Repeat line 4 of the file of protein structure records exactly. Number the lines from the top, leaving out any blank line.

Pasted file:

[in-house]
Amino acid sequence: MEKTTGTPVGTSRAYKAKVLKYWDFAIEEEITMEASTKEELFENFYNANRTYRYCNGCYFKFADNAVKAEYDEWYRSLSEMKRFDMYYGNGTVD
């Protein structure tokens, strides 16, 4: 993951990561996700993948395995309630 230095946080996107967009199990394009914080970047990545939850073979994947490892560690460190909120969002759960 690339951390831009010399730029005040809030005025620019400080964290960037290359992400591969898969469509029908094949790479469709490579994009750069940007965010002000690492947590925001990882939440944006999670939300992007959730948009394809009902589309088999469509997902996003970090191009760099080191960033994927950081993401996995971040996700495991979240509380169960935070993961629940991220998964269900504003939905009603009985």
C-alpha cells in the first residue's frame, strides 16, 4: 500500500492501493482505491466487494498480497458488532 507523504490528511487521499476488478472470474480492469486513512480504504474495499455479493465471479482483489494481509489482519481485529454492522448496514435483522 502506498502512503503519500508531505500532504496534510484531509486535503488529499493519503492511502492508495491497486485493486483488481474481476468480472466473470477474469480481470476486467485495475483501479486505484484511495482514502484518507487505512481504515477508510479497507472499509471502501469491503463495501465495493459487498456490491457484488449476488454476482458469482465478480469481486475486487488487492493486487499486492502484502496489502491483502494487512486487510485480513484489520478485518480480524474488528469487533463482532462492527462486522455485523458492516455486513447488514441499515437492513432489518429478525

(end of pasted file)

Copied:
C-alpha cells in the first residue's frame, strides 16, 4: 500500500492501493482505491466487494498480497458488532 507523504490528511487521499476488478472470474480492469486513512480504504474495499455479493465471479482483489494481509489482519481485529454492522448496514435483522 502506498502512503503519500508531505500532504496534510484531509486535503488529499493519503492511502492508495491497486485493486483488481474481476468480472466473470477474469480481470476486467485495475483501479486505484484511495482514502484518507487505512481504515477508510479497507472499509471502501469491503463495501465495493459487498456490491457484488449476488454476482458469482465478480469481486475486487488487492493486487499486492502484502496489502491483502494487512486487510485480513484489520478485518480480524474488528469487533463482532462492527462486522455485523458492516455486513447488514441499515437492513432489518429478525